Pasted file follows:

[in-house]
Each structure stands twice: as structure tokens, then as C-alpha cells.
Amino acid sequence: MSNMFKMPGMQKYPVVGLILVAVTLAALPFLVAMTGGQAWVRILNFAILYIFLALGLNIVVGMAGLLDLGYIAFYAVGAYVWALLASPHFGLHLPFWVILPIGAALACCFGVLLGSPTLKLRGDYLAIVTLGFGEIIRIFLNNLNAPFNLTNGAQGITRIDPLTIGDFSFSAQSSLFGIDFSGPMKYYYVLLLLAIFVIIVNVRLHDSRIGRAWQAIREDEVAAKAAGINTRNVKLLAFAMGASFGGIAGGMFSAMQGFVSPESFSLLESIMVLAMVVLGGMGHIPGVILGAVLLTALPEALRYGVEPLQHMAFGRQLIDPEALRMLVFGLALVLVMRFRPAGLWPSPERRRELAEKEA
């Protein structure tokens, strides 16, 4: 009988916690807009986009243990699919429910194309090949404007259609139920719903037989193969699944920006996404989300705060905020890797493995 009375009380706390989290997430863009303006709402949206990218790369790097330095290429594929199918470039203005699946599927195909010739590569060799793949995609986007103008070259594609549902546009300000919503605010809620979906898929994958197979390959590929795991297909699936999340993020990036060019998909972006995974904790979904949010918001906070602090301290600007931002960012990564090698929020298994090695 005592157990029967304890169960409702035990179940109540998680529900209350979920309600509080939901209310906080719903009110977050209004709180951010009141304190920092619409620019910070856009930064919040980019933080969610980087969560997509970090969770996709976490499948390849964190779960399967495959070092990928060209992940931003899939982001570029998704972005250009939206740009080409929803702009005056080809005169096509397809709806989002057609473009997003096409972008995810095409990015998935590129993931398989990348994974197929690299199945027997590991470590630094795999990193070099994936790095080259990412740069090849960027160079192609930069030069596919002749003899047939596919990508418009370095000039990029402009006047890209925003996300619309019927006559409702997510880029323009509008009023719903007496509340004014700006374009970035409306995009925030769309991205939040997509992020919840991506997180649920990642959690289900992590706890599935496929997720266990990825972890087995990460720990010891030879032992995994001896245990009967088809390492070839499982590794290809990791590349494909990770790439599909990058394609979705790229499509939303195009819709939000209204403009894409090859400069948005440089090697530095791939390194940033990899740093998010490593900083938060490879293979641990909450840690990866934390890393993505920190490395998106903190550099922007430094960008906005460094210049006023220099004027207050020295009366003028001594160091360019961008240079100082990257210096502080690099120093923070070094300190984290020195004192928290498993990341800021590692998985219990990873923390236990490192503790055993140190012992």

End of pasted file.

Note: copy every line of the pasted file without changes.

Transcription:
[in-house]
Each structure stands twice: as structure tokens, then as C-alpha cells.
Amino acid sequence: MSNMFKMPGMQKYPVVGLILVAVTLAALPFLVAMTGGQAWVRILNFAILYIFLALGLNIVVGMAGLLDLGYIAFYAVGAYVWALLASPHFGLHLPFWVILPIGAALACCFGVLLGSPTLKLRGDYLAIVTLGFGEIIRIFLNNLNAPFNLTNGAQGITRIDPLTIGDFSFSAQSSLFGIDFSGPMKYYYVLLLLAIFVIIVNVRLHDSRIGRAWQAIREDEVAAKAAGINTRNVKLLAFAMGASFGGIAGGMFSAMQGFVSPESFSLLESIMVLAMVVLGGMGHIPGVILGAVLLTALPEALRYGVEPLQHMAFGRQLIDPEALRMLVFGLALVLVMRFRPAGLWPSPERRRELAEKEA
């Protein structure tokens, strides 16, 4: 009988916690807009986009243990699919429910194309090949404007259609139920719903037989193969699944920006996404989300705060905020890797493995 009375009380706390989290997430863009303006709402949206990218790369790097330095290429594929199918470039203005699946599927195909010739590569060799793949995609986007103008070259594609549902546009300000919503605010809620979906898929994958197979390959590929795991297909699936999340993020990036060019998909972006995974904790979904949010918001906070602090301290600007931002960012990564090698929020298994090695 005592157990029967304890169960409702035990179940109540998680529900209350979920309600509080939901209310906080719903009110977050209004709180951010009141304190920092619409620019910070856009930064919040980019933080969610980087969560997509970090969770996709976490499948390849964190779960399967495959070092990928060209992940931003899939982001570029998704972005250009939206740009080409929803702009005056080809005169096509397809709806989002057609473009997003096409972008995810095409990015998935590129993931398989990348994974197929690299199945027997590991470590630094795999990193070099994936790095080259990412740069090849960027160079192609930069030069596919002749003899047939596919990508418009370095000039990029402009006047890209925003996300619309019927006559409702997510880029323009509008009023719903007496509340004014700006374009970035409306995009925030769309991205939040997509992020919840991506997180649920990642959690289900992590706890599935496929997720266990990825972890087995990460720990010891030879032992995994001896245990009967088809390492070839499982590794290809990791590349494909990770790439599909990058394609979705790229499509939303195009819709939000209204403009894409090859400069948005440089090697530095791939390194940033990899740093998010490593900083938060490879293979641990909450840690990866934390890393993505920190490395998106903190550099922007430094960008906005460094210049006023220099004027207050020295009366003028001594160091360019961008240079100082990257210096502080690099120093923070070094300190984290020195004192928290498993990341800021590692998985219990990873923390236990490192503790055993140190012992």